André Rieu – The Beautiful Blue Danube
After the original music was written, the words were added by the Choral Association’s poet, Joseph Weyl. Strauss later added more music, and Weyl needed to change some of the words. Strauss adapted it into a purely orchestral version for the World’s Fair in Paris that same year, and it became a great success in this form. The instrumental version is by far the most commonly performed today. An alternate text by Franz von Gernerth, Donau so blau (Danube so blue), is also used on occasion. The Blue Danube premiered in the United States in its instrumental version on 1 July 1867 in New York, and in Great Britain in its choral version on 21 September 1867 in London at the promenade concerts at Covent Garden.
The specifically Viennese sentiments associated with the waltz have made it an unofficial Austrian national anthem. The waltz is traditionally broadcast by all public-law television and radio stations exactly at midnight on New Year’s Eve, and on New Year’s Day it is a customary encore piece at the annual Vienna New Year’s Concert. The first few bars are the interval signal of Österreichischer Rundfunk‘s international programs.
When Strauss’s stepdaughter, Alice von Meyszner-Strauss, asked the composer Johannes Brahms to sign her autograph-fan, he wrote down the first bars of The Blue Danube, but adding “Leider nicht von Johannes Brahms” (Alas! not by Johannes Brahms).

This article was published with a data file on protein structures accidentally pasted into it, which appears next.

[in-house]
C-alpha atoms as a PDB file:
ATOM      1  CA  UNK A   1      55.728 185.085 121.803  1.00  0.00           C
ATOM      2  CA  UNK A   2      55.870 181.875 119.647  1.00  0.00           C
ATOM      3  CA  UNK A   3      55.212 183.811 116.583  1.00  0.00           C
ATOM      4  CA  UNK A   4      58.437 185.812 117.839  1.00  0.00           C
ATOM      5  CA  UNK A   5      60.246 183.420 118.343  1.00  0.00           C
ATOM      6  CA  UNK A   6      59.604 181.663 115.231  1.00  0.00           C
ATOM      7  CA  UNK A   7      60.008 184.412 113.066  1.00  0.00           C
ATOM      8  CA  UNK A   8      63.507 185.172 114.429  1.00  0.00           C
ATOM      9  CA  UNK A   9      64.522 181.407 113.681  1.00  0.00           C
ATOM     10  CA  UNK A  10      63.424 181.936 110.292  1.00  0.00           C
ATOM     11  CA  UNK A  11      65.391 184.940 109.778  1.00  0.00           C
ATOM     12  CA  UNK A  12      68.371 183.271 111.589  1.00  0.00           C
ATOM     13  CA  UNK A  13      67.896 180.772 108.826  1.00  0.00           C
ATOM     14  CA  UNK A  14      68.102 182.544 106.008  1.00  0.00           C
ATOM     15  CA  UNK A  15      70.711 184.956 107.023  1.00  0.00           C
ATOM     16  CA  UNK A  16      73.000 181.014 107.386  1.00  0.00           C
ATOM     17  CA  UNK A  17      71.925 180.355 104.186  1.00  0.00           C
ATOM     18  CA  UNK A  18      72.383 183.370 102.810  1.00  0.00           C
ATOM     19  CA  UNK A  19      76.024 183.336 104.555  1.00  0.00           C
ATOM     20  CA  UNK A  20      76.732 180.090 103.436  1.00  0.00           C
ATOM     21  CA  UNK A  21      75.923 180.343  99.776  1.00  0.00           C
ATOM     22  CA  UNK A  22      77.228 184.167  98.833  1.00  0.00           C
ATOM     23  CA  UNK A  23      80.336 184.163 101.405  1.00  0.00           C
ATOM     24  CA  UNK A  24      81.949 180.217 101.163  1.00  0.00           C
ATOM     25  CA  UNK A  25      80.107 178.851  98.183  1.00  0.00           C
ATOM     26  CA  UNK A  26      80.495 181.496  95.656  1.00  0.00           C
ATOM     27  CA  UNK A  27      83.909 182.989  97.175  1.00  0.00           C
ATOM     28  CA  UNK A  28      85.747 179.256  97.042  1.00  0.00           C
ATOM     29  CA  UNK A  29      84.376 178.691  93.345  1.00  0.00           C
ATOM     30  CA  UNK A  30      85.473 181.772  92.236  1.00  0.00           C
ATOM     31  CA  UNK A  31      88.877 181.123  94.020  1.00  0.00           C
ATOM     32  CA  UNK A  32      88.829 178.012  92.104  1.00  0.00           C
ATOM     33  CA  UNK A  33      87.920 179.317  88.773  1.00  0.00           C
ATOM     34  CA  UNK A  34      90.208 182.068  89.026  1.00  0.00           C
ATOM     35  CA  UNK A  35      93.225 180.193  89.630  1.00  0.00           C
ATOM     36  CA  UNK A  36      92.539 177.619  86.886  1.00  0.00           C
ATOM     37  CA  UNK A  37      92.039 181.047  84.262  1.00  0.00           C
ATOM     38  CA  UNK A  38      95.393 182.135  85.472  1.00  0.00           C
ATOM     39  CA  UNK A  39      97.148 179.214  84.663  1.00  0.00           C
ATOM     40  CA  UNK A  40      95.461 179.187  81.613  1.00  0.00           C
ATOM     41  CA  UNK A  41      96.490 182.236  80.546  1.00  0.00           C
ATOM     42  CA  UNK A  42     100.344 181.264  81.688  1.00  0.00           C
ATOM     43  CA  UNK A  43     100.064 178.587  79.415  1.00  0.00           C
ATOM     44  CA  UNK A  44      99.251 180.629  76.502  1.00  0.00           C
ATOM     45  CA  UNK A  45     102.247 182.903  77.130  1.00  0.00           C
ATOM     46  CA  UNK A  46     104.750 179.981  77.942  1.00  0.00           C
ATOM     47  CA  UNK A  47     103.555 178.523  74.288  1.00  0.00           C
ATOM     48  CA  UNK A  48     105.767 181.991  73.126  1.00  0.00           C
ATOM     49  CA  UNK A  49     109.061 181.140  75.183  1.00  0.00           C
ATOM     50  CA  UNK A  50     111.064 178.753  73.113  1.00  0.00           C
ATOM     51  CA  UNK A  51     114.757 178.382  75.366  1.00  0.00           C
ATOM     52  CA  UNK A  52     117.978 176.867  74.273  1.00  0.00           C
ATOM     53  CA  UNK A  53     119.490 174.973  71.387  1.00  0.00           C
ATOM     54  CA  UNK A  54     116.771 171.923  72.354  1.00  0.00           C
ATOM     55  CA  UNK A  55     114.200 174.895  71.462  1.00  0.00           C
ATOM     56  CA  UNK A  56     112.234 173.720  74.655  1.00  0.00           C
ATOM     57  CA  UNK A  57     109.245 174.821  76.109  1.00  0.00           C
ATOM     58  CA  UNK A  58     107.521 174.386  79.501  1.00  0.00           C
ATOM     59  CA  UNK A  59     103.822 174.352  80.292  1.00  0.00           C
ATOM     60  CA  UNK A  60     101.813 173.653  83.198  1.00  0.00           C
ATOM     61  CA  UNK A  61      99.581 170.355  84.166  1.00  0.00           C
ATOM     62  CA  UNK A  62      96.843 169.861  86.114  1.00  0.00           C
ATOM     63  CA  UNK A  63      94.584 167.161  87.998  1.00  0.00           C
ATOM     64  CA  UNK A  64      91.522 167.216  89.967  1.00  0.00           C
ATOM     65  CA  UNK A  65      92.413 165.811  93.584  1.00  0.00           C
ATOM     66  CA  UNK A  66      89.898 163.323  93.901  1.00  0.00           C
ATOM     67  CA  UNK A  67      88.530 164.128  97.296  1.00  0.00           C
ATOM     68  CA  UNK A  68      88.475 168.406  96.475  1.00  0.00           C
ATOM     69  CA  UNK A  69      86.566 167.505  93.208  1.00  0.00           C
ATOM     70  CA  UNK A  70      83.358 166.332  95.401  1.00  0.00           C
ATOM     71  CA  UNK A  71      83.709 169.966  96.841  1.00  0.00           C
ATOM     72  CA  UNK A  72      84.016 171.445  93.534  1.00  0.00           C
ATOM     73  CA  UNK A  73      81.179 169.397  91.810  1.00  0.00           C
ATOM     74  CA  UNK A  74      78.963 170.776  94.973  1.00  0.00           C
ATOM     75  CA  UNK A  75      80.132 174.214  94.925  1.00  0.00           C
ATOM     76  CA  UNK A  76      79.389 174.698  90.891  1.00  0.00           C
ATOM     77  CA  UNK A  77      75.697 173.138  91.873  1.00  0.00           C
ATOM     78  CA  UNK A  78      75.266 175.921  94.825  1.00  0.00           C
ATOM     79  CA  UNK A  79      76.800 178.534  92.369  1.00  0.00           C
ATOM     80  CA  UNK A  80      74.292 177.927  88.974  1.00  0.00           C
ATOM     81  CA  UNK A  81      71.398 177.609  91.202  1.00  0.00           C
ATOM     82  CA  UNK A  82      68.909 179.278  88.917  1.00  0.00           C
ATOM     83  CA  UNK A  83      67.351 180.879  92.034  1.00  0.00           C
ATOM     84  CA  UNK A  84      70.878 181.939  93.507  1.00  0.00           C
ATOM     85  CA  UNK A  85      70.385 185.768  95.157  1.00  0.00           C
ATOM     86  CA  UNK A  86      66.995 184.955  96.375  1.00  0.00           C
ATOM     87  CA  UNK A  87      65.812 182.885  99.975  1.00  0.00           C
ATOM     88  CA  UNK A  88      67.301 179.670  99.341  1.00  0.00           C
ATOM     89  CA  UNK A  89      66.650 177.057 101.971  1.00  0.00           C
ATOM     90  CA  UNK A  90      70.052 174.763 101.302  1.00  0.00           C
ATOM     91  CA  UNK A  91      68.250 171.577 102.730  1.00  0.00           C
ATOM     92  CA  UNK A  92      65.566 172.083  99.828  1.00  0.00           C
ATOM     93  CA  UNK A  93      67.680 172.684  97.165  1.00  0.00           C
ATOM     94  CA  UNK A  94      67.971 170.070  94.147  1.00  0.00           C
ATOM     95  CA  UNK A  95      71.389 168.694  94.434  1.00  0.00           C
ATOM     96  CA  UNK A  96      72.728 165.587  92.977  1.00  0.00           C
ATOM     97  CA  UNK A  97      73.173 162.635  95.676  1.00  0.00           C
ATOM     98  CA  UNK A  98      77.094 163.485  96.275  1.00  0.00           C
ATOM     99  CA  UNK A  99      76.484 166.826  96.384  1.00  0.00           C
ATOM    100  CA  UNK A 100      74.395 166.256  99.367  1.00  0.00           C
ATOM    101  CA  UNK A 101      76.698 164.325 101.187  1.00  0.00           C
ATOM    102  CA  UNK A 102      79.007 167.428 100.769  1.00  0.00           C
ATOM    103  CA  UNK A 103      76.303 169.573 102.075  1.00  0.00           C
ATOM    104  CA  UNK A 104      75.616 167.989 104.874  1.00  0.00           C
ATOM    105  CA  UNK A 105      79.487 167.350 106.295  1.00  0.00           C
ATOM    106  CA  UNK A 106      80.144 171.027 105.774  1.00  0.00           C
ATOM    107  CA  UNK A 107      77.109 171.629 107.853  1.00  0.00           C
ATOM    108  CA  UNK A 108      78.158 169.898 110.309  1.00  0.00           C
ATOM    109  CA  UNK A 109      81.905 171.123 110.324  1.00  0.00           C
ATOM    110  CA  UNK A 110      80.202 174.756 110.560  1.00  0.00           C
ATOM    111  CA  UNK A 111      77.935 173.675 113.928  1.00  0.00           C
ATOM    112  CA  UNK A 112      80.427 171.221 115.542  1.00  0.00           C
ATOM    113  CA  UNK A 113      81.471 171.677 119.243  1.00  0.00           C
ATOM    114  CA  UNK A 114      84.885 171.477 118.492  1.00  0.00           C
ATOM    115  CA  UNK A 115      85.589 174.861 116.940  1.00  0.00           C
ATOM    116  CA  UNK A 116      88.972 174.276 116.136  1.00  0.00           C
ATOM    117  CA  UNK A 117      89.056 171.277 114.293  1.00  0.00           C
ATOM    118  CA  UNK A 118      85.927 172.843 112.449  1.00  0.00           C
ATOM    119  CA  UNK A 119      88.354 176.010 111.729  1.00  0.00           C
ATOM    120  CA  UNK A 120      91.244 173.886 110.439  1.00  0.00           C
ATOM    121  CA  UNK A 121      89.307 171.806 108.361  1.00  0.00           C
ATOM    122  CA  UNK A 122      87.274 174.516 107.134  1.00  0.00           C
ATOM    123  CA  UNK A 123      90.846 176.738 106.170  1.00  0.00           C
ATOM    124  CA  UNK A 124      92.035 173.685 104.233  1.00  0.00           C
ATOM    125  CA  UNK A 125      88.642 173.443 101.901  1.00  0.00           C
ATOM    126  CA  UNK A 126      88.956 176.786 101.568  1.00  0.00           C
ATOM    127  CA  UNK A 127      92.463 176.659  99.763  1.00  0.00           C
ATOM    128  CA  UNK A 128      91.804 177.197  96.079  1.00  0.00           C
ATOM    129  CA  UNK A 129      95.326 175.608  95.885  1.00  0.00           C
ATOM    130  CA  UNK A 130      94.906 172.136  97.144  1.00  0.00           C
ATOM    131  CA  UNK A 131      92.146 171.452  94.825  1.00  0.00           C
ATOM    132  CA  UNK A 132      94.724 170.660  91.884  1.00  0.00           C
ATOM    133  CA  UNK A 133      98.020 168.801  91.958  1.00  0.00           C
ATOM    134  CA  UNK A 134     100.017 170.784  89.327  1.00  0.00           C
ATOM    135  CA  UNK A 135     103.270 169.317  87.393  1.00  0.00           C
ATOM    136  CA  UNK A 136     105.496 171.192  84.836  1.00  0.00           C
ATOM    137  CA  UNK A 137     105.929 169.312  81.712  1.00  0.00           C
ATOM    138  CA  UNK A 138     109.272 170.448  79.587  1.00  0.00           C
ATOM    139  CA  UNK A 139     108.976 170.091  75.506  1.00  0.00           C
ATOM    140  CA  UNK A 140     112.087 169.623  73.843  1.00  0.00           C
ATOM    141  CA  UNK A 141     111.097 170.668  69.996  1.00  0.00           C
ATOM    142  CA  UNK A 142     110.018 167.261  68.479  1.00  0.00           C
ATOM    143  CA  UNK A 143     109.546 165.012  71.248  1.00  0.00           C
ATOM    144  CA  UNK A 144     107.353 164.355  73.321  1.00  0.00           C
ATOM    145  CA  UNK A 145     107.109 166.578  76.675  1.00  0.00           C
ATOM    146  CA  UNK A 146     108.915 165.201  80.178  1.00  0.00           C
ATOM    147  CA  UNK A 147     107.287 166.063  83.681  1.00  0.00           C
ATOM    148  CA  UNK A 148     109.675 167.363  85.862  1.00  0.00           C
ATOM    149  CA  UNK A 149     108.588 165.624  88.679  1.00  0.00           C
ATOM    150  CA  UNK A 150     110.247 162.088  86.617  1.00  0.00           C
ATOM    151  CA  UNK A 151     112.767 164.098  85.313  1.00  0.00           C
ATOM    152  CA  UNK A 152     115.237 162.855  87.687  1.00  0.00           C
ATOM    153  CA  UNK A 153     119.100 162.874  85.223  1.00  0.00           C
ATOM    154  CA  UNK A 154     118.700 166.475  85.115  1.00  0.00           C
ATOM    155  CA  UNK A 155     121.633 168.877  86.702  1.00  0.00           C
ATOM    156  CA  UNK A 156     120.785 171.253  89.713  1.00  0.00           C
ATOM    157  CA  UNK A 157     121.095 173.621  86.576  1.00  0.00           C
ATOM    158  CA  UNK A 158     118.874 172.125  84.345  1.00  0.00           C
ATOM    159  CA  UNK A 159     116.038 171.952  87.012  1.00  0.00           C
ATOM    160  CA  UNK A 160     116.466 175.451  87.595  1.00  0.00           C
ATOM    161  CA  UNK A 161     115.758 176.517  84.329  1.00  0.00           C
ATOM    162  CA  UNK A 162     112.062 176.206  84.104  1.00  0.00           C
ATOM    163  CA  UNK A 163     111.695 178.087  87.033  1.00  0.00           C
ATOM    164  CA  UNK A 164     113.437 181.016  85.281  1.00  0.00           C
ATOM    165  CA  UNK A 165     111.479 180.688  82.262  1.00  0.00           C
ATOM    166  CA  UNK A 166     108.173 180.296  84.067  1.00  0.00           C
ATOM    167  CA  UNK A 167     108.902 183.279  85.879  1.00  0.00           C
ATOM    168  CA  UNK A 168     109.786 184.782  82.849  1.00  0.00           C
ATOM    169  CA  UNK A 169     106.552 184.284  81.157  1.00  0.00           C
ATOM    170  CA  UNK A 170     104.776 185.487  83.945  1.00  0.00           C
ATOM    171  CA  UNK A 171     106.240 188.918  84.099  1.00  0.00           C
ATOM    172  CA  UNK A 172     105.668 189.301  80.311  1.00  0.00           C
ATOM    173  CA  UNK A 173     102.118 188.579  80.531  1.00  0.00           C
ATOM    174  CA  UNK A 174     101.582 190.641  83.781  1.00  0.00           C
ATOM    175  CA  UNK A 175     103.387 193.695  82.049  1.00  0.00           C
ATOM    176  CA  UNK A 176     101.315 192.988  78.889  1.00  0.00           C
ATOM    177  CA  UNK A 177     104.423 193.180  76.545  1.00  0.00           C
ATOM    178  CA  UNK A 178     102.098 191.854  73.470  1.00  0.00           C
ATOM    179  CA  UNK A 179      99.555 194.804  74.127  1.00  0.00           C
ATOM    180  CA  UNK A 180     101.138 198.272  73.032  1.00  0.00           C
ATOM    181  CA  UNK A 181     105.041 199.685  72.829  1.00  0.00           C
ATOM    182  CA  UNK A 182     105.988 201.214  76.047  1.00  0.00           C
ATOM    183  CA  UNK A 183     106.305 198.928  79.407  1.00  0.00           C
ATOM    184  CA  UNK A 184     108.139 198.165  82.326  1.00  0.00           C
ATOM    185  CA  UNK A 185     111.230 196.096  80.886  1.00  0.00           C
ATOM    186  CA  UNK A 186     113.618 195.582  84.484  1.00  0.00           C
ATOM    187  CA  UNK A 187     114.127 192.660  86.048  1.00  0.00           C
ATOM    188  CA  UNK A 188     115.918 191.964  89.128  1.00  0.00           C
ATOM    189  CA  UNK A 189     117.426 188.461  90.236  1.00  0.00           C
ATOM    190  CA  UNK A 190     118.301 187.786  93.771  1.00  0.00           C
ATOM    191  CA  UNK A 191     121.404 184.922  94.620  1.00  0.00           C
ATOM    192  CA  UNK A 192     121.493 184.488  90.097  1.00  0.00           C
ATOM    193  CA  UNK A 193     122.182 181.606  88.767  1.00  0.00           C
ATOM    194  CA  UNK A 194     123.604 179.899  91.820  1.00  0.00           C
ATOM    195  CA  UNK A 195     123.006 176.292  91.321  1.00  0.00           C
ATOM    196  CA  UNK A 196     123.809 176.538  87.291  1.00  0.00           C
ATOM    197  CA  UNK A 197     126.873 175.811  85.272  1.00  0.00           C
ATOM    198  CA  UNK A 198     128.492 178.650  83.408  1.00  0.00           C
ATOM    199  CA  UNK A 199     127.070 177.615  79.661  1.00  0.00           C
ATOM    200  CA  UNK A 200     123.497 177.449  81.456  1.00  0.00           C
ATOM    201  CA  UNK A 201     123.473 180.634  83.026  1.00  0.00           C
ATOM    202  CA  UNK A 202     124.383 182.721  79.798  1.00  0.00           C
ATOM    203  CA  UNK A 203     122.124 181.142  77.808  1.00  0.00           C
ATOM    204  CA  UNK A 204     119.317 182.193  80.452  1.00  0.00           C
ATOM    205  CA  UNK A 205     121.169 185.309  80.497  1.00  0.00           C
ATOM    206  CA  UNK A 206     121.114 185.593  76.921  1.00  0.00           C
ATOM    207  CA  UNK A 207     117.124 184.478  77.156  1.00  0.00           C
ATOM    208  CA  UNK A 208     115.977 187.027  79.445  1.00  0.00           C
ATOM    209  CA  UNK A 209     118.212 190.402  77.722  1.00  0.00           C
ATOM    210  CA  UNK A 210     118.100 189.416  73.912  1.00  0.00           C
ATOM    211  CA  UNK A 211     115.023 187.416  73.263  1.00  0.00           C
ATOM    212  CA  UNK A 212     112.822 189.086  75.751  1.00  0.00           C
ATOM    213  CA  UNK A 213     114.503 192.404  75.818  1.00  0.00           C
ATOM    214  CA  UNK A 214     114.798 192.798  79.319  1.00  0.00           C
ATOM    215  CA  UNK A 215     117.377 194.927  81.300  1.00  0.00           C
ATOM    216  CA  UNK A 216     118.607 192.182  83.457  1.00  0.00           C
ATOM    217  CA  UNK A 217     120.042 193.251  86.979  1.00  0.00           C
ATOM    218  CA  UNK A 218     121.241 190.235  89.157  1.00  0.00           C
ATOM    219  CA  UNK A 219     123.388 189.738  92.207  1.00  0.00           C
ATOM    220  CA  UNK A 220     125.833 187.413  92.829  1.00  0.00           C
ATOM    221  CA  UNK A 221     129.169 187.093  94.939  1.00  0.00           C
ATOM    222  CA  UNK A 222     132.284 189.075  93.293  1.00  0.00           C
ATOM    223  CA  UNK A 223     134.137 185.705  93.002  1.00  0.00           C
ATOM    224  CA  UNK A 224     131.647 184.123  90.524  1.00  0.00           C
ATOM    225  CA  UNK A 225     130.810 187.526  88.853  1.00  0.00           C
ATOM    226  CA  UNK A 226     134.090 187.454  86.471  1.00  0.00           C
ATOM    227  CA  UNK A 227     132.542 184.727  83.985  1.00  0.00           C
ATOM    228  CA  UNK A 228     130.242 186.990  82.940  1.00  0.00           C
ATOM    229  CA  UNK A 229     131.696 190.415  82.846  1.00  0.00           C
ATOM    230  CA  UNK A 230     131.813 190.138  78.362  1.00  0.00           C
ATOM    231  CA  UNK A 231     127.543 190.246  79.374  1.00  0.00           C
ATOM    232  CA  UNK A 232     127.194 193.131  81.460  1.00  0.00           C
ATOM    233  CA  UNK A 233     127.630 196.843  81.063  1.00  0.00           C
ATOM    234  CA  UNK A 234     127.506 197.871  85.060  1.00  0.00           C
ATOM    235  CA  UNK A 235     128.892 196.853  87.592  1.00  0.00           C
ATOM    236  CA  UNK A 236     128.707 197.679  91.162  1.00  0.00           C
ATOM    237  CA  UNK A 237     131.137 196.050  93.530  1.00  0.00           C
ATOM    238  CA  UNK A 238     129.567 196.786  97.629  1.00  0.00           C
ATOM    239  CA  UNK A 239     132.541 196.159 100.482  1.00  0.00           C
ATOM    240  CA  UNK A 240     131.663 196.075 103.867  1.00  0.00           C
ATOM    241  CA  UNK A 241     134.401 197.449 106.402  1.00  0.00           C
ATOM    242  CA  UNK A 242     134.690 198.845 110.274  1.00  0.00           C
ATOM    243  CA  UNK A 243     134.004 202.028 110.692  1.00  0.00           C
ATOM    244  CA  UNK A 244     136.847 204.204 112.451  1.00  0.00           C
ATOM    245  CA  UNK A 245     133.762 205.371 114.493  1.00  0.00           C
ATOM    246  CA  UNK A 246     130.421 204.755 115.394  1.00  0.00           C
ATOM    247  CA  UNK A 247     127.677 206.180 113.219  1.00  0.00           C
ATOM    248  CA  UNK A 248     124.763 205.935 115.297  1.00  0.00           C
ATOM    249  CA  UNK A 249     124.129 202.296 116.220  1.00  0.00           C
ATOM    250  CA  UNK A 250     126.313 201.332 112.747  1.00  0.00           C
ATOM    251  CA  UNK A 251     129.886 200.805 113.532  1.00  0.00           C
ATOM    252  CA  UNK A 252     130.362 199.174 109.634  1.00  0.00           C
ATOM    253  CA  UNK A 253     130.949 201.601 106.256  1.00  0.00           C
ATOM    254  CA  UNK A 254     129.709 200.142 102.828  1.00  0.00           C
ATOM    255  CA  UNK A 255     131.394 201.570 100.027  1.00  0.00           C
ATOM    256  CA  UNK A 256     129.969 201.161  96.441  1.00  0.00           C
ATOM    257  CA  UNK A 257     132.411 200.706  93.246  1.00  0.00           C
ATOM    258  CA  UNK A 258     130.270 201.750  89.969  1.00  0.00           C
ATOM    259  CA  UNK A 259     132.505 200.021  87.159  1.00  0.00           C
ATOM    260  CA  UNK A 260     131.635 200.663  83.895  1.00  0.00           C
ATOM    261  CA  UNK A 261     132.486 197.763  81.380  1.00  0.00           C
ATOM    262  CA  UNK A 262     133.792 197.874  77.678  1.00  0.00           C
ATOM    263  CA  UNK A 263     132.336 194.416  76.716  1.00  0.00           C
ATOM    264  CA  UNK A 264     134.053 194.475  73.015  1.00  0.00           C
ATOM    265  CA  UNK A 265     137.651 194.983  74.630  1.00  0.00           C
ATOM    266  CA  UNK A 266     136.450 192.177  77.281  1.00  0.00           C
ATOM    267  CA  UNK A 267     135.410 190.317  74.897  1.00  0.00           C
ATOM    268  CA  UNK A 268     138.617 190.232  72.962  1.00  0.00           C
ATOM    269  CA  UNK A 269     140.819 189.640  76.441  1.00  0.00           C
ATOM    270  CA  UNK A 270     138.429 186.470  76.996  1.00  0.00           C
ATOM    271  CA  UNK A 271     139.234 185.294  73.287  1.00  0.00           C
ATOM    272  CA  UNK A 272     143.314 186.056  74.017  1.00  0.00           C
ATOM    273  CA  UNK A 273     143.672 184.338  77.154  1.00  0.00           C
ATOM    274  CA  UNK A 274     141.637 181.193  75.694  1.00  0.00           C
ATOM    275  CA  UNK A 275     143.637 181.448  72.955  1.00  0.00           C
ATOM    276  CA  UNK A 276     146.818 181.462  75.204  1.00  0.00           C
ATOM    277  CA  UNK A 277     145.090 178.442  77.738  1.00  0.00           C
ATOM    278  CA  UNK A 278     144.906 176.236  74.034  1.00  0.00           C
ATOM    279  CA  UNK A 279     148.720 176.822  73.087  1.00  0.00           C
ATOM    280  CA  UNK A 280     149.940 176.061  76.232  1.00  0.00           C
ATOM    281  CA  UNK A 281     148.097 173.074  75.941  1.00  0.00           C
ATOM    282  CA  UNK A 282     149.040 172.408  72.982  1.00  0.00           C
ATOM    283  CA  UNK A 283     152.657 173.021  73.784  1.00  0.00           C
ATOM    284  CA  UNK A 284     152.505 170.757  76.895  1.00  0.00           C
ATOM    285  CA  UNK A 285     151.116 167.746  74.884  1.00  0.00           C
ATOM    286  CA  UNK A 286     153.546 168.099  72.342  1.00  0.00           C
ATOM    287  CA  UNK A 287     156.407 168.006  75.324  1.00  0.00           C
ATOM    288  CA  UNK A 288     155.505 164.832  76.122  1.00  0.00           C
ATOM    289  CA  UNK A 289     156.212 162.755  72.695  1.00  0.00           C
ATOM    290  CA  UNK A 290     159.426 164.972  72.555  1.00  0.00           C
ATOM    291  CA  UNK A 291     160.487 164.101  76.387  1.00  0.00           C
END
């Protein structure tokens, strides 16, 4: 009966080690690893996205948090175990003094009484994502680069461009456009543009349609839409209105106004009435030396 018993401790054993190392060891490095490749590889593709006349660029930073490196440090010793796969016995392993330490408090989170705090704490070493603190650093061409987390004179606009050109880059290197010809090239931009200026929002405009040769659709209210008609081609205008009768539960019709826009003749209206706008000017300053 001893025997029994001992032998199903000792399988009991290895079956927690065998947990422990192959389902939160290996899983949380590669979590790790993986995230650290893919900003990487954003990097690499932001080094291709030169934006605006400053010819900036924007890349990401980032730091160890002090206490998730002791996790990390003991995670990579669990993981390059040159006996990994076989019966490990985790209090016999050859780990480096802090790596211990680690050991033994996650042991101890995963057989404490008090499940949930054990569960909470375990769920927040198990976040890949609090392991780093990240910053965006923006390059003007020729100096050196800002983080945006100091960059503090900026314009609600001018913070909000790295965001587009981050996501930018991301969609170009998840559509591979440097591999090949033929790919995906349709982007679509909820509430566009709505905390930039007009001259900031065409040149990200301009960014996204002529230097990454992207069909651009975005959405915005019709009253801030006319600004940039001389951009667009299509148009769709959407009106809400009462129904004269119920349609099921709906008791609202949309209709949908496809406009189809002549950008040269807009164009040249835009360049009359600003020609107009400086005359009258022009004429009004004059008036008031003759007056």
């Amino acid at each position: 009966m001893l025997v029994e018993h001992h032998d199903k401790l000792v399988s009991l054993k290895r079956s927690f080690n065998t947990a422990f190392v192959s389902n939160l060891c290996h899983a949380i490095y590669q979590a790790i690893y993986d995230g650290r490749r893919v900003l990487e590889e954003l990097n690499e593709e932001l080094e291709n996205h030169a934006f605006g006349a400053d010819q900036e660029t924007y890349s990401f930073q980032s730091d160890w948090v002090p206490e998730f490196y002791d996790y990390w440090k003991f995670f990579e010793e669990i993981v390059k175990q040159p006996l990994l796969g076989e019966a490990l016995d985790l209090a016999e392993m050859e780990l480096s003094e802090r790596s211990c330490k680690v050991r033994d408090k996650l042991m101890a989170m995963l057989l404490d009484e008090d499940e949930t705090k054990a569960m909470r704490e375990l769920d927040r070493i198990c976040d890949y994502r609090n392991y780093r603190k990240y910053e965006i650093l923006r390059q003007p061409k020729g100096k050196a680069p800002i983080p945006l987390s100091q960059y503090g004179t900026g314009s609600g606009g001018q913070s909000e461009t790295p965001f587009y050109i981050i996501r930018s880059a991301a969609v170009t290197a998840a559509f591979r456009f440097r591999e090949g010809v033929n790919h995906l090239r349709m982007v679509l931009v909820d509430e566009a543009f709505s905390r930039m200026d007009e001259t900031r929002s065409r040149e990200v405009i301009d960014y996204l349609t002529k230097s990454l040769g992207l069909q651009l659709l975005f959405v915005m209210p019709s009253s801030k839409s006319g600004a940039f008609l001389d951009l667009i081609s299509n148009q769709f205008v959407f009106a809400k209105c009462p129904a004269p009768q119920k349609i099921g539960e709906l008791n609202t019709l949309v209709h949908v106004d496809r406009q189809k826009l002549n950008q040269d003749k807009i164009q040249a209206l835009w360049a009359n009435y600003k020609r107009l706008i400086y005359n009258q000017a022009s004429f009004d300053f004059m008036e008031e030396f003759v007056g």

A typical performance lasts around 10 minutes, with the seven-minute main piece, followed by a three-minute coda.
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Picture by: Ivanhoe
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Picture source: http://en.wikipedia.org/wiki/File:Bud…
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Concerto de Ano Novo com Strauss | New Year Concert with Strauss | 01-01-2012 – “Orquestra de Bandolins da Madeira” & “Prestige Dance” – Centro de Congressos da Madeira – Casino
“Tod und Verklärung” (Death and Transfiguration), Op. 24, is a tone poem for large orchestra by Richard Strauss. Strauss began composition in the late summer of 1888 and completed the work on November 18, 1889. The work is dedicated to the composer’s friend Friedrich Rosch.
Unusual for a composer of 25 years of age, the music depicts the death of an artist. At Strauss’s request, this was described in a poem by the composer’s friend Alexander Ritter as an interpretation of Death and Transfiguration, after it was composed. As the man lies dying, thoughts of his life pass through his head: his childhood innocence, the struggles of his manhood, the attainment of his worldly goals; and at the end, he receives the longed-for transfiguration “from the infinite reaches of heaven”.
There are four parts (with Ritter’s poetic thoughts condensed):
1. Largo (The sick man, near death)
2. Allegro molto agitato (The battle between life and death offers no respite to the man)
3. Meno mosso (The dying man’s life passes before him)
4. Moderato (The sought-after transfiguration)